Thai Sweet Basil (Horapa)

Thai Sweet Basil or ‘Horapa’ is one of the common cultivar group of basil. It’s a common herb used widely in Southeast Asia region especially in Thailand, Vietnam, Laos and Cambodia. It’s easy to grow them from the cuttings you purchased off the supermarket shelves. Just soak the cuttings in some clean water and change the water every 2 -3 days until you can see some rootings protruding from the stems. Then you plant it in quality soil in pots or garden. I planted in large pots with organic soil by itself because they root very fast and  agressively just like Lemongrass. Their roots will ‘choke’ other plants so, it’s advisable to let them have their own territory…

To have more leaves, cut the flowers off before they bloom or you can add the flowers to your Thai recipes or salad –  the colorful pinkish-white flowers add another dimension to your dishes! By the way, different species of basil has different color of flowers, smell/fragrance and leaf textures. For example, the Basilicum that is common in Europe has white flowers and broad green, soft leaves and lesser anise taste compared to Southeast Asian varieties.

Here’s one my pots of Thai Basil with it’s flowers and green-purple leaves…

Thai Sweet Basil
Closer look of the Thai sweet basil dark green and purplish leaves with it’s dark purple bloom… and below is some of the full bloomed light purple-white flowers waiting to be pollinated.
Thai Sweet Basil flowering
Overall, this plant can be used several ways of its leaves, flowers and even the tiny black seeds!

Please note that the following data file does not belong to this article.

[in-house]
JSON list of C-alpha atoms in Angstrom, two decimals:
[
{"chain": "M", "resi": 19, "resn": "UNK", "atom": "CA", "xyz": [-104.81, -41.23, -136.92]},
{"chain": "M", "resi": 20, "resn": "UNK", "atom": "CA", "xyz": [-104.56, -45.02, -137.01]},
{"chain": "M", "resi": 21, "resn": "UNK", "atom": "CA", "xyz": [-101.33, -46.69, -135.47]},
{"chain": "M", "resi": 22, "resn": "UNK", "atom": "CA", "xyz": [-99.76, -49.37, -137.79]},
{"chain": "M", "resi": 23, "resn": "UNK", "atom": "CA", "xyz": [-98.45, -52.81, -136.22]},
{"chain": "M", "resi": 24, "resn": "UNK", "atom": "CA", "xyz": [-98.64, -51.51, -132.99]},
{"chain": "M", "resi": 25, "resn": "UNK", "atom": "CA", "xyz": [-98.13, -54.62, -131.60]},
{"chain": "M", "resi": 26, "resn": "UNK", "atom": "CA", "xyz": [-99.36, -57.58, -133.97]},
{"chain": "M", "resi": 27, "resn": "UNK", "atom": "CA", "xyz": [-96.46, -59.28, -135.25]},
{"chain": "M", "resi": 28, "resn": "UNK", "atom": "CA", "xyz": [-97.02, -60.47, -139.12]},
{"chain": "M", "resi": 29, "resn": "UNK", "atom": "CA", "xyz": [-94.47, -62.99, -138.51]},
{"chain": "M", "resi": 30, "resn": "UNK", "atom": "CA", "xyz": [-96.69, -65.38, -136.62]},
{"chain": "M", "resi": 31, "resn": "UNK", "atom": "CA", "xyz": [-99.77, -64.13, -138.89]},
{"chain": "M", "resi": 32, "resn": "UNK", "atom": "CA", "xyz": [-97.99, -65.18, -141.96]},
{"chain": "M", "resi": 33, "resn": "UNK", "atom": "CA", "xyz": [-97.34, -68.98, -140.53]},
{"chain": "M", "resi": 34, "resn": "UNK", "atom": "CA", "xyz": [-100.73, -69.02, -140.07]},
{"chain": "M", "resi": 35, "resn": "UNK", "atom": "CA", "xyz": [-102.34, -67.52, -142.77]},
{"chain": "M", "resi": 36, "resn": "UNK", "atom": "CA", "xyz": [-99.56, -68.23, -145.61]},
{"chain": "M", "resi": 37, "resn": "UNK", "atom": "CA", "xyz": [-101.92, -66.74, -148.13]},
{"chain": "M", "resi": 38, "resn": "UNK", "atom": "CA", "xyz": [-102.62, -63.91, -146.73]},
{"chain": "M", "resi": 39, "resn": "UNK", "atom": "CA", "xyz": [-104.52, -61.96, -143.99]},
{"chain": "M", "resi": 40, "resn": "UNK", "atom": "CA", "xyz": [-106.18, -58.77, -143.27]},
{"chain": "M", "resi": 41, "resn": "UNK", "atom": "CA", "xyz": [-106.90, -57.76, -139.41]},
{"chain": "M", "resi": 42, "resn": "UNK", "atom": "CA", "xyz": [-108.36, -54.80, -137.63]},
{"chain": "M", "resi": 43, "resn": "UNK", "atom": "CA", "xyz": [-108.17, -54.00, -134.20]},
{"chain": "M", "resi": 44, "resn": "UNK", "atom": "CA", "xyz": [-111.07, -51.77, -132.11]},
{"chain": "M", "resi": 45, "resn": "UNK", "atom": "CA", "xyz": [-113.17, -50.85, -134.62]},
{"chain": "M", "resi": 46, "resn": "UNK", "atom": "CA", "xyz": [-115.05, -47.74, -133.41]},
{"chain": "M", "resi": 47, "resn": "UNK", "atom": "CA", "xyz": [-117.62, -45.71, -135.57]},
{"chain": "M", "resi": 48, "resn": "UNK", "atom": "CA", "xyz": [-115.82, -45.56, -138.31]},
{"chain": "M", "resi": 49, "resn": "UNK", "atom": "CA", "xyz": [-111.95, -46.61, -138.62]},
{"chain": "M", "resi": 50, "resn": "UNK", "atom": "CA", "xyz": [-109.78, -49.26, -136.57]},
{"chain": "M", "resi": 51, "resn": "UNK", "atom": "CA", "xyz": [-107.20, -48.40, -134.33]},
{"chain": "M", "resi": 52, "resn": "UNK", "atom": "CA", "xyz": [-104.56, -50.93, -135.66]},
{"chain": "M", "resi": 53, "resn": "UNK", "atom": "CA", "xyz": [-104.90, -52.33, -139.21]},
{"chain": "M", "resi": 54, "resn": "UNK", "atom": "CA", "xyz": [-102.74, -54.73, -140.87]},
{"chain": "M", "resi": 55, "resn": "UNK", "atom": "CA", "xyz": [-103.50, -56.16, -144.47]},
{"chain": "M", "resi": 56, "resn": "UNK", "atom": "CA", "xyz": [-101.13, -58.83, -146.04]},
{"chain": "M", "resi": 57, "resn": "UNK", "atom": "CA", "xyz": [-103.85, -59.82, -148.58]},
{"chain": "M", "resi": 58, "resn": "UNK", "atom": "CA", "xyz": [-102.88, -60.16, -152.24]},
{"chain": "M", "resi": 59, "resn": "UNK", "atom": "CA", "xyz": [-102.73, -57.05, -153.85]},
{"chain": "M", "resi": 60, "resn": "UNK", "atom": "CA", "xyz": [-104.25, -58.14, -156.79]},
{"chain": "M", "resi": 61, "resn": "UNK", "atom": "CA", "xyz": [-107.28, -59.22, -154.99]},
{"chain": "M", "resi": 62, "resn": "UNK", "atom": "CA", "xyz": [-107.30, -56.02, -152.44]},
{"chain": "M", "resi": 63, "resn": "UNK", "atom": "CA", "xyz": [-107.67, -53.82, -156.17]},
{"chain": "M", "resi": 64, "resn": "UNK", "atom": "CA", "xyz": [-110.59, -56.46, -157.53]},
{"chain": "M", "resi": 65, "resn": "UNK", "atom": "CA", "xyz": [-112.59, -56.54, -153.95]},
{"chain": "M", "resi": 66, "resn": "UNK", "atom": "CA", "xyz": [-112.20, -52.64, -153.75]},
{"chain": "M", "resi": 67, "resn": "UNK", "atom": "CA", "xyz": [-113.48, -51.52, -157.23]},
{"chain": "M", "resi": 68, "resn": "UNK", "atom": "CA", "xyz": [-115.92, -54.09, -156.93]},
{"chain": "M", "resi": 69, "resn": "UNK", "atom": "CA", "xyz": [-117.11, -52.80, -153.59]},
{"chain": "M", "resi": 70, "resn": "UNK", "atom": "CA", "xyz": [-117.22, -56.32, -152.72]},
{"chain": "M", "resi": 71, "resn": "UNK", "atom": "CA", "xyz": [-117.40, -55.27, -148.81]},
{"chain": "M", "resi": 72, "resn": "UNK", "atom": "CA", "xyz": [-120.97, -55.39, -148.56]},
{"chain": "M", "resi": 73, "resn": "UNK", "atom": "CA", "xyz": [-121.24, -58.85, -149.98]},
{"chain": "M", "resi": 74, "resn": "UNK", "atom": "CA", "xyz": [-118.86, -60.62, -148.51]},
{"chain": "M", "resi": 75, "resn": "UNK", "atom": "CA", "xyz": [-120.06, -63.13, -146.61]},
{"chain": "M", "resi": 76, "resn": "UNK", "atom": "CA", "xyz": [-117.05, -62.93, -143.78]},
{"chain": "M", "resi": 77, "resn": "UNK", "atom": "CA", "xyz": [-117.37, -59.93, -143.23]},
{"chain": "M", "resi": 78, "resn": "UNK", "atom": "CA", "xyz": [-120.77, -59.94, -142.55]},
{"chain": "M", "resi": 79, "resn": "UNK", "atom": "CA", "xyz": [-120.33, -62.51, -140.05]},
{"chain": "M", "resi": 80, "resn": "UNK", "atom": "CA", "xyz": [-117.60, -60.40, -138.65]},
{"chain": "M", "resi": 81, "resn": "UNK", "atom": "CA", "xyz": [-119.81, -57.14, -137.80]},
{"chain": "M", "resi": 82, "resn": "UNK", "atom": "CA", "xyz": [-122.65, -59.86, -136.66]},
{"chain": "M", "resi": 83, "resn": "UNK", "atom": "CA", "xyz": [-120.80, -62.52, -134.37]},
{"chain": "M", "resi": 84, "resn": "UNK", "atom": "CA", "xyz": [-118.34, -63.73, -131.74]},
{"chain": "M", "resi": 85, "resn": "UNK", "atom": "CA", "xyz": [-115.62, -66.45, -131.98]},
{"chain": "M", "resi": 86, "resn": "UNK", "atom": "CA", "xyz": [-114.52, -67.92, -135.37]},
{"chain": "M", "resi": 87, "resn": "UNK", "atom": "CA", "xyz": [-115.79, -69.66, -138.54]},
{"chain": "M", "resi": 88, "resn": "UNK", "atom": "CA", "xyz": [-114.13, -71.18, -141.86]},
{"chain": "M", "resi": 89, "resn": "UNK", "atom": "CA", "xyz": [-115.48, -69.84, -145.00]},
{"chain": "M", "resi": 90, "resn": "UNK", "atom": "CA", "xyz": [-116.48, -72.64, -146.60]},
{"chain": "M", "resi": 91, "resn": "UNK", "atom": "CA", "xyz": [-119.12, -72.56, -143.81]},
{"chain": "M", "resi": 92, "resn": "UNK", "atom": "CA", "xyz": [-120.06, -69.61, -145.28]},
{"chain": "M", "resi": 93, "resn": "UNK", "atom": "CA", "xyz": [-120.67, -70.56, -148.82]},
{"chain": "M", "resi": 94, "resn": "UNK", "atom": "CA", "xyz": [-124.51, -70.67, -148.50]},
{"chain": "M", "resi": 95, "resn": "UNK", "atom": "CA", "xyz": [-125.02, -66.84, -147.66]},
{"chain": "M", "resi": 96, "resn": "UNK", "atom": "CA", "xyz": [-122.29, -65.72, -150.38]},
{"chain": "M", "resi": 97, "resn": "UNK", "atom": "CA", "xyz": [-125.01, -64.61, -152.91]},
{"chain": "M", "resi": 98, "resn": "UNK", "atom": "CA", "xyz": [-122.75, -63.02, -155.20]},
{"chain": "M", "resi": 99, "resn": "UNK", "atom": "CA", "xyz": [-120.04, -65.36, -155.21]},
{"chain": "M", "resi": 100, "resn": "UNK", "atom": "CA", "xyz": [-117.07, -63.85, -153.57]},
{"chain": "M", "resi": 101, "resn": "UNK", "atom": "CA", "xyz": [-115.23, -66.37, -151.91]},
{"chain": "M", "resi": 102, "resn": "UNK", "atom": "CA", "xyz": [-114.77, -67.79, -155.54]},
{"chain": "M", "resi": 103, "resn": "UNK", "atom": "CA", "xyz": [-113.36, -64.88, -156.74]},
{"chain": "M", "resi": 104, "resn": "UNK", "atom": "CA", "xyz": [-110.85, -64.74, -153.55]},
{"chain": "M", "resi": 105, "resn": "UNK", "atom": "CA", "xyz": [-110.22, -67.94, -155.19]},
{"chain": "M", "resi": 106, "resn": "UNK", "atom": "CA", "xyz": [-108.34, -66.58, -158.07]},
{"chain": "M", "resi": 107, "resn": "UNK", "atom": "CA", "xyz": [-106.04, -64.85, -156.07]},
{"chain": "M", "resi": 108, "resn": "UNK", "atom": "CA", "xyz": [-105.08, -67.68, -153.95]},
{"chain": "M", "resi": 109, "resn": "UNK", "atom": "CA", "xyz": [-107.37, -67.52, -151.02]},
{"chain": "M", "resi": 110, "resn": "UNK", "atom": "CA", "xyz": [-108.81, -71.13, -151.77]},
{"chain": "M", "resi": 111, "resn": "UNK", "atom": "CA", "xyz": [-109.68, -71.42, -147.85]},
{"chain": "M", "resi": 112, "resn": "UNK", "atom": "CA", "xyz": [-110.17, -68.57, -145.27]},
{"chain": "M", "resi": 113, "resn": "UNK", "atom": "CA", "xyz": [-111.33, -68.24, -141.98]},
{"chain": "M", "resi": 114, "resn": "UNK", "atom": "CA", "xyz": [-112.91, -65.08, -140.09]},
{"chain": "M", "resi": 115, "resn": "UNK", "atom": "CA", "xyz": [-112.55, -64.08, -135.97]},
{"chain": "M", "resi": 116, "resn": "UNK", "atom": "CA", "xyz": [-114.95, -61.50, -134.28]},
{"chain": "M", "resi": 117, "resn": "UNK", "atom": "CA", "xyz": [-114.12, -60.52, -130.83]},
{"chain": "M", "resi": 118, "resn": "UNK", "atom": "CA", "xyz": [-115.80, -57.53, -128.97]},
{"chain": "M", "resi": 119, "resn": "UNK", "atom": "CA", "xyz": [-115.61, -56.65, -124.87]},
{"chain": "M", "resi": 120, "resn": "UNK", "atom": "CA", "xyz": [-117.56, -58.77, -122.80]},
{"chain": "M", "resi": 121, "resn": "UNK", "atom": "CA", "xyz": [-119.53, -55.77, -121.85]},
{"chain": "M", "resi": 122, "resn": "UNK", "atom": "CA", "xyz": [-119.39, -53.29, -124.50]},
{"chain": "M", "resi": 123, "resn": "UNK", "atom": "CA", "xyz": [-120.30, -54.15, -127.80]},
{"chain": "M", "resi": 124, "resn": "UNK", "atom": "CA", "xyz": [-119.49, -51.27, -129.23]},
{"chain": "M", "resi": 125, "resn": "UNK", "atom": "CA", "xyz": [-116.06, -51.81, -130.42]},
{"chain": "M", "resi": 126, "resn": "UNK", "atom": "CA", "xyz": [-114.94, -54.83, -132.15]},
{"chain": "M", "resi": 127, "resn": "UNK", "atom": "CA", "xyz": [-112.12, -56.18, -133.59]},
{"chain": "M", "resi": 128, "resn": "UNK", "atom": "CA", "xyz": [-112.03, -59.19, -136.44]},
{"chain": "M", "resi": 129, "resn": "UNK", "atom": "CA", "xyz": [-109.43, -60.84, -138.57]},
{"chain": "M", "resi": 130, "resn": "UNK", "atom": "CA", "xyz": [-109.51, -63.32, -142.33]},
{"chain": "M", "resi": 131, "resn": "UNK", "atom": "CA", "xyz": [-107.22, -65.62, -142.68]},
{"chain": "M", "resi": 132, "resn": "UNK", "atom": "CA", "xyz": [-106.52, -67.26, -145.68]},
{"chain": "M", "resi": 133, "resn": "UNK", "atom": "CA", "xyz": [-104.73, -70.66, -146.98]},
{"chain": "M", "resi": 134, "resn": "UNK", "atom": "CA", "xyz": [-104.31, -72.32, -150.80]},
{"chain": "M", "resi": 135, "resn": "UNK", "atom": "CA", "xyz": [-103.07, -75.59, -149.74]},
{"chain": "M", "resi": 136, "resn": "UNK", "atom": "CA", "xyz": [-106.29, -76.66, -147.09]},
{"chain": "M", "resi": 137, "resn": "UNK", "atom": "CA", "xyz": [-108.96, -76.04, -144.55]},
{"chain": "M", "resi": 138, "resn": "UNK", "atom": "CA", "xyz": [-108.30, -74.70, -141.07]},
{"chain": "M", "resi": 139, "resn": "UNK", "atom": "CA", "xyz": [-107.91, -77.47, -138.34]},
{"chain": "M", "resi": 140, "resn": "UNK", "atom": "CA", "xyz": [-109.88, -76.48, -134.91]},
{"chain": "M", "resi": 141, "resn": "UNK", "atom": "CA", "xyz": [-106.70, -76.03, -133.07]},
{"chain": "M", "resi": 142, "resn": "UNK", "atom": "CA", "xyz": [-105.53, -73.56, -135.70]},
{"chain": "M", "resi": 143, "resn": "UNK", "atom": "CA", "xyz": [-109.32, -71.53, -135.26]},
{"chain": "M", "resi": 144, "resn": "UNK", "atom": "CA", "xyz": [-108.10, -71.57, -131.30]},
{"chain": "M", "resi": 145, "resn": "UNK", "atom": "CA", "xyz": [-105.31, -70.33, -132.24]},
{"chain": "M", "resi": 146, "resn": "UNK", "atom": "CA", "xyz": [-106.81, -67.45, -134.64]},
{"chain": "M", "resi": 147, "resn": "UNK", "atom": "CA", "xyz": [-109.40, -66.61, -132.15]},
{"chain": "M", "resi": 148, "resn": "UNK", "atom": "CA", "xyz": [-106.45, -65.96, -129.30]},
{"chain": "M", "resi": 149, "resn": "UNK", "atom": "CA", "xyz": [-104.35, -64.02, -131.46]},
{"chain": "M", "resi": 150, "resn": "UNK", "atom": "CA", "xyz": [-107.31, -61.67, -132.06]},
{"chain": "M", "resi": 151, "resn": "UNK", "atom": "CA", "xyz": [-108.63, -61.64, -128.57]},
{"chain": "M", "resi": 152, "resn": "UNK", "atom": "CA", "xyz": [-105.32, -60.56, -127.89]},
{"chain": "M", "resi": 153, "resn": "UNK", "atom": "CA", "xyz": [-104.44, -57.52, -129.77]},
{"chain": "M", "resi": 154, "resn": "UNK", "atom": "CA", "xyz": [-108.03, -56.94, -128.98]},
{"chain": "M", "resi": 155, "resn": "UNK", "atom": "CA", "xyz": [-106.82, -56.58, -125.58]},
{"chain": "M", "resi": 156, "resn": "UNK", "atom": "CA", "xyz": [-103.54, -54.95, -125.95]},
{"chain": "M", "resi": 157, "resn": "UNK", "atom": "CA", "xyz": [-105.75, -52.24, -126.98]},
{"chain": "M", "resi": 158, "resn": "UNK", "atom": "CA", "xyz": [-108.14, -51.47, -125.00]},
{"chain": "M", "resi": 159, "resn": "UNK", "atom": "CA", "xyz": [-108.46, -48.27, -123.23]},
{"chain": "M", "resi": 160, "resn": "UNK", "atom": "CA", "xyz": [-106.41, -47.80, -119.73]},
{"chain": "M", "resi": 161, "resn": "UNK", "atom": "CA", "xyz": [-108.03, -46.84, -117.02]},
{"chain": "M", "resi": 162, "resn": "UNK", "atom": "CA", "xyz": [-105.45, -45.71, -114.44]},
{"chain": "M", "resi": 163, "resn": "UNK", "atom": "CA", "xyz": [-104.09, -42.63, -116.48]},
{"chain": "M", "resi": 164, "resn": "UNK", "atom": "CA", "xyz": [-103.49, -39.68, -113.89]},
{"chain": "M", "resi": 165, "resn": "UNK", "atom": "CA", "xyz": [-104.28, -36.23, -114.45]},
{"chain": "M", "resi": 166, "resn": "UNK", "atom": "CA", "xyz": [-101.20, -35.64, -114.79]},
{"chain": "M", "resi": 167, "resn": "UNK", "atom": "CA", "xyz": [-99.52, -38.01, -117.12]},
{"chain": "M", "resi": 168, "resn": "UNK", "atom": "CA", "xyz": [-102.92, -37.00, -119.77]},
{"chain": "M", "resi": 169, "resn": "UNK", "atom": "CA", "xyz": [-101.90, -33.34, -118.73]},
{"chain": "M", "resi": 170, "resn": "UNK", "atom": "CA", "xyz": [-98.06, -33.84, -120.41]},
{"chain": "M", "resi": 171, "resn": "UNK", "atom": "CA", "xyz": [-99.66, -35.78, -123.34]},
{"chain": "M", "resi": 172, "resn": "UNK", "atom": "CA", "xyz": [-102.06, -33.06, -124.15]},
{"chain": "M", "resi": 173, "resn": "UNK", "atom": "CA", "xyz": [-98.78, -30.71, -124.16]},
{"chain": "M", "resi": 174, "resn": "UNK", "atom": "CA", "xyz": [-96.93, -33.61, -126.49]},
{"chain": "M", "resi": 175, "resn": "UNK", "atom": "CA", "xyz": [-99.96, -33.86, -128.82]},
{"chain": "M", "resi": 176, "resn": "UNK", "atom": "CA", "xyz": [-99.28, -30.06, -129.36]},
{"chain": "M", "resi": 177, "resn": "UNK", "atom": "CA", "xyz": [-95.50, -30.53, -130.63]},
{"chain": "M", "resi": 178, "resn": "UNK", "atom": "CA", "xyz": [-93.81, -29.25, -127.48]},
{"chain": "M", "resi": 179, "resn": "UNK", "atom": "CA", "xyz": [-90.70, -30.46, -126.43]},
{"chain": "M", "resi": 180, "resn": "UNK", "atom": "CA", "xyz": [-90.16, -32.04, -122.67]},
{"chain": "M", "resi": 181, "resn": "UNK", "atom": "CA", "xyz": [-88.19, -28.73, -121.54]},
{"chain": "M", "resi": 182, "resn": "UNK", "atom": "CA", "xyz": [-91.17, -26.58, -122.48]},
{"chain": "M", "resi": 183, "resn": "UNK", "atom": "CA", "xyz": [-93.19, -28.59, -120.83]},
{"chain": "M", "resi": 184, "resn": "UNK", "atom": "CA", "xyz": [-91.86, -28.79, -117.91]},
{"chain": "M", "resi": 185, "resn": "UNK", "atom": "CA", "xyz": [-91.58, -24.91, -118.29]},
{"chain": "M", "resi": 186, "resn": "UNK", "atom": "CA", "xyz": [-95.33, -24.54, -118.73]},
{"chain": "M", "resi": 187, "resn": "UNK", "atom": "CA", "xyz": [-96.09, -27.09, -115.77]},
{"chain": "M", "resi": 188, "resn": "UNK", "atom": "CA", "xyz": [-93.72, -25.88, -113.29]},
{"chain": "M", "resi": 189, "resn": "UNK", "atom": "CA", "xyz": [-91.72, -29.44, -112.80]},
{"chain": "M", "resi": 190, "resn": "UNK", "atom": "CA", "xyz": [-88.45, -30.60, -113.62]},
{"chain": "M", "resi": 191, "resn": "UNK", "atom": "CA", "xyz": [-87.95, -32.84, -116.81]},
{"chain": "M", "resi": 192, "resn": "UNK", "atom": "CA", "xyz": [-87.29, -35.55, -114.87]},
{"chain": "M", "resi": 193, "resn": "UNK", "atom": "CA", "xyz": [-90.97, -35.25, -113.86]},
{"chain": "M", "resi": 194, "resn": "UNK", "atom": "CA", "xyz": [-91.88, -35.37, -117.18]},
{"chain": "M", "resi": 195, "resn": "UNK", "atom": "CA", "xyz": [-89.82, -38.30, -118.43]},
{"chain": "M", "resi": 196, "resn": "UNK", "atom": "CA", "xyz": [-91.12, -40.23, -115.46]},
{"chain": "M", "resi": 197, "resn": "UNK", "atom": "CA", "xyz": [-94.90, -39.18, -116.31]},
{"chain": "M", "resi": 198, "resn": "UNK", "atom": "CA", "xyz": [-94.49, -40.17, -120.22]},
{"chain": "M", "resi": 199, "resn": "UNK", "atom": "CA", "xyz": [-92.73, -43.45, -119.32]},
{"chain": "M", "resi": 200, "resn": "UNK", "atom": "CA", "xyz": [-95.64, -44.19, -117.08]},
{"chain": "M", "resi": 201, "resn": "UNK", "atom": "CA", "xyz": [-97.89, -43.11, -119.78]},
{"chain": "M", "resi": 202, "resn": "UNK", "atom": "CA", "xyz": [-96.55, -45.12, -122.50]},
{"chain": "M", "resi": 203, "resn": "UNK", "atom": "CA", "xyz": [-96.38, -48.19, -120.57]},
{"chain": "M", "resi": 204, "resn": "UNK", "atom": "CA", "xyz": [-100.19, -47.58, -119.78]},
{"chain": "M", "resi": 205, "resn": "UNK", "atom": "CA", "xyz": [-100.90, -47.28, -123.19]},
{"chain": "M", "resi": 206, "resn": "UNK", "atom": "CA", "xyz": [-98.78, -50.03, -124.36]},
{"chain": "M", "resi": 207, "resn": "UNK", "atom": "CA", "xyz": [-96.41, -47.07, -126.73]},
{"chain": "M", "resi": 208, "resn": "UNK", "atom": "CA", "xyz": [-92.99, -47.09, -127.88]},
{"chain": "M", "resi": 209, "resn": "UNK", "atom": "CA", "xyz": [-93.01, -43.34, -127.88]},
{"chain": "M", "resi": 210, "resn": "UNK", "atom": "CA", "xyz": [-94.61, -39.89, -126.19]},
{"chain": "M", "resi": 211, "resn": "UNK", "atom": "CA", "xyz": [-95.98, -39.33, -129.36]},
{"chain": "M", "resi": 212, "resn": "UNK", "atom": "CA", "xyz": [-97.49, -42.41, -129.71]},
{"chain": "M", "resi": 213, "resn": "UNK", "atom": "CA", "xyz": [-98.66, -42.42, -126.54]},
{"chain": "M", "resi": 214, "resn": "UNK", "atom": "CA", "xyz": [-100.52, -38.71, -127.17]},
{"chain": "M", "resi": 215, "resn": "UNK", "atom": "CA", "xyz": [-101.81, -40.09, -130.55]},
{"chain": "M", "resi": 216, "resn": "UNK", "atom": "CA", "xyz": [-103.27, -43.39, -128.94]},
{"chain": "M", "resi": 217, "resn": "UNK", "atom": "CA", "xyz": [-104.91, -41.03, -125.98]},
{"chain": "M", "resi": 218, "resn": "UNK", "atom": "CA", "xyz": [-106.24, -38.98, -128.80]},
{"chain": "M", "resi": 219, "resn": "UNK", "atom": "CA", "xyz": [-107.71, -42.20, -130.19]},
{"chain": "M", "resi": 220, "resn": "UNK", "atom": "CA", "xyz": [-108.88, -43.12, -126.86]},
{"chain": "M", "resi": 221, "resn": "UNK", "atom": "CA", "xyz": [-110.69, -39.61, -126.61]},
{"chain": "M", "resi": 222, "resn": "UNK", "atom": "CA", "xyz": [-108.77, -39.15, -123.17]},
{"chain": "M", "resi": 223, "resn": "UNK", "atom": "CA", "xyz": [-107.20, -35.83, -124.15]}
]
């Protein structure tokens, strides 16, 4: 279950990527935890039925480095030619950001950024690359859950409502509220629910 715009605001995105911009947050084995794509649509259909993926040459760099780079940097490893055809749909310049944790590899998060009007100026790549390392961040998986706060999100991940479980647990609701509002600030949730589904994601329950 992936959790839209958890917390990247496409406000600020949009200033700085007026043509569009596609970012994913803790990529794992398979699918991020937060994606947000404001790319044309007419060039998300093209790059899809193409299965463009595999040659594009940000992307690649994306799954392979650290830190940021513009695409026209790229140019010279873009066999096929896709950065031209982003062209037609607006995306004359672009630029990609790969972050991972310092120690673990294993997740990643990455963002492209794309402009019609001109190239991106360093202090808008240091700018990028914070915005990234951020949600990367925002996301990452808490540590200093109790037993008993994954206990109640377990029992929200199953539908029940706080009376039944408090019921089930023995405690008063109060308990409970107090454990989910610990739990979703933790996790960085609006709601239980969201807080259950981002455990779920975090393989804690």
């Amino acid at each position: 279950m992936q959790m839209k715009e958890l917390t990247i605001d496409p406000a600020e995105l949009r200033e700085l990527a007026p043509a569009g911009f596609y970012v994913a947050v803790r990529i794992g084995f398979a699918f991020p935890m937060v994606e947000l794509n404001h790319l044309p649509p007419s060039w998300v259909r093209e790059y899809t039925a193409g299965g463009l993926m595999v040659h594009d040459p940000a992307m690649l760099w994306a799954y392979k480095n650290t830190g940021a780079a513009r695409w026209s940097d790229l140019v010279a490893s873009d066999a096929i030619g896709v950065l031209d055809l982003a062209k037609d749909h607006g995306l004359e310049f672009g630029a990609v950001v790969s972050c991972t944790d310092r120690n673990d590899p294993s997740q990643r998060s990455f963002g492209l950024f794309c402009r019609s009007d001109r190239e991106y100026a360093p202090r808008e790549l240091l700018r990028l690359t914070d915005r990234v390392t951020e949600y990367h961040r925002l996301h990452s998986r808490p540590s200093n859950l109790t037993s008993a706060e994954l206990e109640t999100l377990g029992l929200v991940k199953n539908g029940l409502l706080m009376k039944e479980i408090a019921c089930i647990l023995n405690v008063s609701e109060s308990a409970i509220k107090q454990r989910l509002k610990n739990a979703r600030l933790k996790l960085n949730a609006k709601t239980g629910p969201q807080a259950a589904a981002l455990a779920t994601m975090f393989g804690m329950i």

Those tiny seeds collected from the dried blooms can be made into Basil Seed Drinks (Nam Mangklak), just like Falooda or Sharbat/Sherbet. You can even add them into your Bubble Tea mixes or with honey. I like mine added to fresh coconut juice with a little bit of rose syrup.
Bottled Basil Drinks
This plant also has medicinal uses. I remembered I’d been fed with the soaked basil seeds and Malva Nuts (Buah Kembang Semangkok) with honey to decrease body temperature. Which really works for me in this case… 🙂
Besides its important usage in various cuisines and in essential oils, basil plays important role in cultural aspects since ancient civilisations… even today, it’s highly regard in religions and beliefs.
Basil Seed \'Frog Eggs\'
Another FUN part as for me is the basil seeds reminded me of frog’s eggs – the seeds became gelatinous when soaked in water with tiny black dots in the centre… wobbly, oogly, sticky… ok, no more details 😀 I love to play that on unsuspected friends.
One thing for sure, basil (any kind) is a welcome in my kitchen and its within reach means I can enjoy my favourite basil dishes anytime I want from simple sambals or salads to fried rice! Choices… choices… choices…
Oh, do have a read of Giovanni Boccaccio‘s Decamaron and John Keat’s narrative poem Isabella or The Pot of Basil.
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2 Responses

  1. This is my favourite among the basil variety.

  2. Hi Cynthian,

    My favourite too. It’s a very versatile herb as well. No matter how you use it, it still has the taste and aroma that activates your sense. Definitely a keeper!

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